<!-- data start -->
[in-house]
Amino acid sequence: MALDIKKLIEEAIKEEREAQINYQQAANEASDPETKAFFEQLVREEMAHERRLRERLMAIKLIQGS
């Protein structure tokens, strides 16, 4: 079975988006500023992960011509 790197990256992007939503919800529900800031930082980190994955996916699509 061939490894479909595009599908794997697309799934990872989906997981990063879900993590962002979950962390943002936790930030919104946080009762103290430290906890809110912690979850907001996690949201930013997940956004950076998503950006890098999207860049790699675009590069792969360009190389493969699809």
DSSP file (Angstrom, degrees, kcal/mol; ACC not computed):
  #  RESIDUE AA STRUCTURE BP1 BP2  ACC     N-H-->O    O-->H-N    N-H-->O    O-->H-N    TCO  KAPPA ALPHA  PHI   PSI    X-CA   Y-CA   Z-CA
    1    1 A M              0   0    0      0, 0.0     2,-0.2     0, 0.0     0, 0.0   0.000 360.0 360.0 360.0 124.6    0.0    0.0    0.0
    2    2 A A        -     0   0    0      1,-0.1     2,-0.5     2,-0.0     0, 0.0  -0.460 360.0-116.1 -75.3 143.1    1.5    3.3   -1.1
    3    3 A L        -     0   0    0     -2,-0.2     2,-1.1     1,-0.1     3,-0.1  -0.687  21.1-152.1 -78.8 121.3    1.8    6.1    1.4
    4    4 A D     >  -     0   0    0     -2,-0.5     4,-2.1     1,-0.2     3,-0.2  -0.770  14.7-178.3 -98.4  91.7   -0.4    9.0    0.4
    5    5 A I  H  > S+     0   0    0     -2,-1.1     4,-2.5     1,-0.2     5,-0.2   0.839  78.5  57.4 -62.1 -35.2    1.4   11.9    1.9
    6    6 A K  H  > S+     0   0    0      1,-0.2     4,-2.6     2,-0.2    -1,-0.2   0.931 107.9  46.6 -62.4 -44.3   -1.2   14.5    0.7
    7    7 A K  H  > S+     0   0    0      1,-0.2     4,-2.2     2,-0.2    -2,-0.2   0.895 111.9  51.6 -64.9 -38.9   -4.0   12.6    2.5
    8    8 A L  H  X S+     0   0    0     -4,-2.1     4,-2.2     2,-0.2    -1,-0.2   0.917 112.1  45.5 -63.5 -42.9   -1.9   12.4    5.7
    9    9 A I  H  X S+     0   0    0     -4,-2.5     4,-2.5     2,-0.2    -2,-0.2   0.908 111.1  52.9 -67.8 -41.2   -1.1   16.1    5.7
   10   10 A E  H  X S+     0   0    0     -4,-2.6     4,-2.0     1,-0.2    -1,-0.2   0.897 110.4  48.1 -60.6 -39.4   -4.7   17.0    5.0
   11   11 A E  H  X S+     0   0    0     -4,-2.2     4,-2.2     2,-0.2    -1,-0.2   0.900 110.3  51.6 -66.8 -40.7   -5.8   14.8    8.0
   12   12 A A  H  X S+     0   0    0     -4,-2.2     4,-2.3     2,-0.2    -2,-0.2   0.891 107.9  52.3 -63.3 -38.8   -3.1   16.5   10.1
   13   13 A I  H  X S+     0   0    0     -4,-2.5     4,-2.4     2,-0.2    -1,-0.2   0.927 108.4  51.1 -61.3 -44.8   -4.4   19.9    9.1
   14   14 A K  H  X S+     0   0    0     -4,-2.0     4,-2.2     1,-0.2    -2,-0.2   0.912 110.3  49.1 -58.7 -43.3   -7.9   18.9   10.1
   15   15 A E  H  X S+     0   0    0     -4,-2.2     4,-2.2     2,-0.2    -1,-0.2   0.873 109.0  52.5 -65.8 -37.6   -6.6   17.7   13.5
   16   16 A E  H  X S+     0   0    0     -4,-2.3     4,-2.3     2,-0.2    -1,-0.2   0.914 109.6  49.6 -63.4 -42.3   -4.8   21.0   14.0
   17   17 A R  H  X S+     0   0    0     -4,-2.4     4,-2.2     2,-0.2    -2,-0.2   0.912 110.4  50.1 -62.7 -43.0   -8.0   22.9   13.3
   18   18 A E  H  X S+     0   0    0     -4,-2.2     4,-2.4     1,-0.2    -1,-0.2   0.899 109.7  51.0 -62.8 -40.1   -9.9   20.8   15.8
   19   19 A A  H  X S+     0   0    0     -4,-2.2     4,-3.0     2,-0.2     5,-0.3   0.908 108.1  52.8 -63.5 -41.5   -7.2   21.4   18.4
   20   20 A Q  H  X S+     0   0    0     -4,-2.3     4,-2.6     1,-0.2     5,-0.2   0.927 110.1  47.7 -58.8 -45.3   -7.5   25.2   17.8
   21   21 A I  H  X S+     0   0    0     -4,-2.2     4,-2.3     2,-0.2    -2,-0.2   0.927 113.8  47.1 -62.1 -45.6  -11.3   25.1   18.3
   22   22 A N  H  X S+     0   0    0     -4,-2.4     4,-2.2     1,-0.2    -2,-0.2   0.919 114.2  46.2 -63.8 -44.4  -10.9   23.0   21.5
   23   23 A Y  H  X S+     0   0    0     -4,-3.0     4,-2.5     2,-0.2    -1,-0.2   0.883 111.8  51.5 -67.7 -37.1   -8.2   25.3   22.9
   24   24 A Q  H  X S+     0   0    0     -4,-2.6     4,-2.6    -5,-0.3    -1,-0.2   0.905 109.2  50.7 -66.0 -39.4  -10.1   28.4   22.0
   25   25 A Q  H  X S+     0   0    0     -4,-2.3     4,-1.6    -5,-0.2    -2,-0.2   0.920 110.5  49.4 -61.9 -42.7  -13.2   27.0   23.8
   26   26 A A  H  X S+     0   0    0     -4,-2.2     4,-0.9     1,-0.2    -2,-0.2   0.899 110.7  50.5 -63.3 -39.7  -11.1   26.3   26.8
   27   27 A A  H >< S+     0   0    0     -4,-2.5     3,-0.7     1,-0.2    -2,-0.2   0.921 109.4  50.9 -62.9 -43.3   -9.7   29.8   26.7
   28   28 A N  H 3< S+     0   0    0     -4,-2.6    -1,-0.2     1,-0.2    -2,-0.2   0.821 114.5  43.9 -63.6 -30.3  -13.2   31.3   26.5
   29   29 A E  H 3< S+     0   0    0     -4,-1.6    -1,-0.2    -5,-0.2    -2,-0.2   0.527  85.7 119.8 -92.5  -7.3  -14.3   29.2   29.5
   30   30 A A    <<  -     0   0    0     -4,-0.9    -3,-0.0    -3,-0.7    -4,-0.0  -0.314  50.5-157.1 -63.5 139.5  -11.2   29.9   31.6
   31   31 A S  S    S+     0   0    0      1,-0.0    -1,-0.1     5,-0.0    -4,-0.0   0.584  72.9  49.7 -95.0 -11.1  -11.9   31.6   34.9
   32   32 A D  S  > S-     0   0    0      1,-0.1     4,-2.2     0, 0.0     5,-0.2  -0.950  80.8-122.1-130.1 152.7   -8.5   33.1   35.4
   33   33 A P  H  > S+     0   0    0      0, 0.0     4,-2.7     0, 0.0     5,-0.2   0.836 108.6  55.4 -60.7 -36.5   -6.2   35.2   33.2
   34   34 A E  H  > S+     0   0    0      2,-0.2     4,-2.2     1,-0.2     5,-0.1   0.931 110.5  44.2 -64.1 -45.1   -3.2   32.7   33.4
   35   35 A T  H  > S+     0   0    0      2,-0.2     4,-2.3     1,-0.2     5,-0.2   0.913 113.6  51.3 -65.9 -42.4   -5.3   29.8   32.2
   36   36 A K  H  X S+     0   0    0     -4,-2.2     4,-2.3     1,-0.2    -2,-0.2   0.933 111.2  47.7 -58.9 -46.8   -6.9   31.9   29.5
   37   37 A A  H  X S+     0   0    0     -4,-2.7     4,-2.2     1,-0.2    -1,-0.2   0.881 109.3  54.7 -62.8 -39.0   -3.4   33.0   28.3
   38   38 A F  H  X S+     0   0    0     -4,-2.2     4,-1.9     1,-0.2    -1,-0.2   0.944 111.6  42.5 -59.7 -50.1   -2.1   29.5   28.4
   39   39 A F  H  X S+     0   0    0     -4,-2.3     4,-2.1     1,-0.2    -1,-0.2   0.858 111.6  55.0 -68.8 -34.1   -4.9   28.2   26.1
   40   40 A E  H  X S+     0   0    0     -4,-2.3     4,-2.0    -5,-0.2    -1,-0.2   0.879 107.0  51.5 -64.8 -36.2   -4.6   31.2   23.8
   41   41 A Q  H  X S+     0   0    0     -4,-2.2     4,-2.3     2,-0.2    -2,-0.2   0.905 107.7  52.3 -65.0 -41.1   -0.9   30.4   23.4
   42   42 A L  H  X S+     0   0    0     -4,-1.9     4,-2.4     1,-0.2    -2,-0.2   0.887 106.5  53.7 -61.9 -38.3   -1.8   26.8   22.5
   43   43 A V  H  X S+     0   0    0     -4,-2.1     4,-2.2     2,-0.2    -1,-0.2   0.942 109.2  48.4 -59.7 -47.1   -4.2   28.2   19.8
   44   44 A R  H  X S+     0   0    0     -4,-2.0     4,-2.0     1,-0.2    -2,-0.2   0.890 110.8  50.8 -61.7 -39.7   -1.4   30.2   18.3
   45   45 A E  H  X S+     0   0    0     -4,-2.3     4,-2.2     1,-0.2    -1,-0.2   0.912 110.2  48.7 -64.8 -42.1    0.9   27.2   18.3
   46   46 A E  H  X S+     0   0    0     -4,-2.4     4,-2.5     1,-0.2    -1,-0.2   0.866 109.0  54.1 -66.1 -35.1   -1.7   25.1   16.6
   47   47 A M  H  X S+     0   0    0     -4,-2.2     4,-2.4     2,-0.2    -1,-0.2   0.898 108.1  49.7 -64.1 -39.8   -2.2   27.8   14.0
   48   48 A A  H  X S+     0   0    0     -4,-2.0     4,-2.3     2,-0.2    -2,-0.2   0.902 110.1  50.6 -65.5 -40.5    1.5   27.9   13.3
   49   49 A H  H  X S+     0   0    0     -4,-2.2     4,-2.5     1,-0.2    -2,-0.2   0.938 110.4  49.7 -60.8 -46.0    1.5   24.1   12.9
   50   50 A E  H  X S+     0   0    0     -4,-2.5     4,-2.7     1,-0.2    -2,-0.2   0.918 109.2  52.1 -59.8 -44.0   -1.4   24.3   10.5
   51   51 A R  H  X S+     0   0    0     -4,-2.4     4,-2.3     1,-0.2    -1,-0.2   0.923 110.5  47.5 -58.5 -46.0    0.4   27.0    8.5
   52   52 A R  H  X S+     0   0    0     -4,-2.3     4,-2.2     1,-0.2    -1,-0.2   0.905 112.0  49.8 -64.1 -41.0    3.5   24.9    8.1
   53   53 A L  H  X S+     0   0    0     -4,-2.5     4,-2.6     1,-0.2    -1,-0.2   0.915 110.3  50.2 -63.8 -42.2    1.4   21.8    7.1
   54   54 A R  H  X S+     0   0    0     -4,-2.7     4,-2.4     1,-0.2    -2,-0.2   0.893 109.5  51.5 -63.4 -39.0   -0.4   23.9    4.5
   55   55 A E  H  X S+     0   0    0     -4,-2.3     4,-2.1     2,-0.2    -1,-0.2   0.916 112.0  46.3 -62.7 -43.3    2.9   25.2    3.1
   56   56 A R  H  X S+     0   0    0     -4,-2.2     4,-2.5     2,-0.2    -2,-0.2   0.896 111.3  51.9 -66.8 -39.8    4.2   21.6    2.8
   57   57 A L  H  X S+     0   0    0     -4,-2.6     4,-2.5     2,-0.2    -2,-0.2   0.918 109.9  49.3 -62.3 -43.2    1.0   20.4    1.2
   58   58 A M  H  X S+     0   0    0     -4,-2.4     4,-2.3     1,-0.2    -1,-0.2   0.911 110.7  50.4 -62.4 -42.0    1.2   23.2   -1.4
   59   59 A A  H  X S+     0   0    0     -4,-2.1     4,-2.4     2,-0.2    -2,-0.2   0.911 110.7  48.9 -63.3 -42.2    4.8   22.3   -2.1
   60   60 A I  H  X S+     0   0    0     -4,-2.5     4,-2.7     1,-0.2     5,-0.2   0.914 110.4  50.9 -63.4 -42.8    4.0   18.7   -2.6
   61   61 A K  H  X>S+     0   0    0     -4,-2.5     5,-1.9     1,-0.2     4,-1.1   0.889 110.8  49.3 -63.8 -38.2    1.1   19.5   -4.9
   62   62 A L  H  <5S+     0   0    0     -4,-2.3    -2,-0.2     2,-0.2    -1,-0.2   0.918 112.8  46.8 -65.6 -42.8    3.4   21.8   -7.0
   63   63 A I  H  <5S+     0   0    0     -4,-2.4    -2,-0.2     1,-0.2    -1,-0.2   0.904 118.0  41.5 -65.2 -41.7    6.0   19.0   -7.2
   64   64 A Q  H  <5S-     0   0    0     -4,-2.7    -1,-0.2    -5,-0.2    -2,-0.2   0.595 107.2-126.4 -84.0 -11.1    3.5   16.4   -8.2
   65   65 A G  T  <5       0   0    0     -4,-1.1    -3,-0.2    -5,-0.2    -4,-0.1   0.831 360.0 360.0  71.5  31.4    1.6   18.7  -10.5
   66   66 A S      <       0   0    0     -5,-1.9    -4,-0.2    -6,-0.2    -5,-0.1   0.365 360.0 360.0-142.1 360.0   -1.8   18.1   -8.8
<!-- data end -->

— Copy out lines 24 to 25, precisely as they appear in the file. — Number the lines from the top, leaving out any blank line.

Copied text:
   19   19 A A  H  X S+     0   0    0     -4,-2.2     4,-3.0     2,-0.2     5,-0.3   0.908 108.1  52.8 -63.5 -41.5   -7.2   21.4   18.4
   20   20 A Q  H  X S+     0   0    0     -4,-2.3     4,-2.6     1,-0.2     5,-0.2   0.927 110.1  47.7 -58.8 -45.3   -7.5   25.2   17.8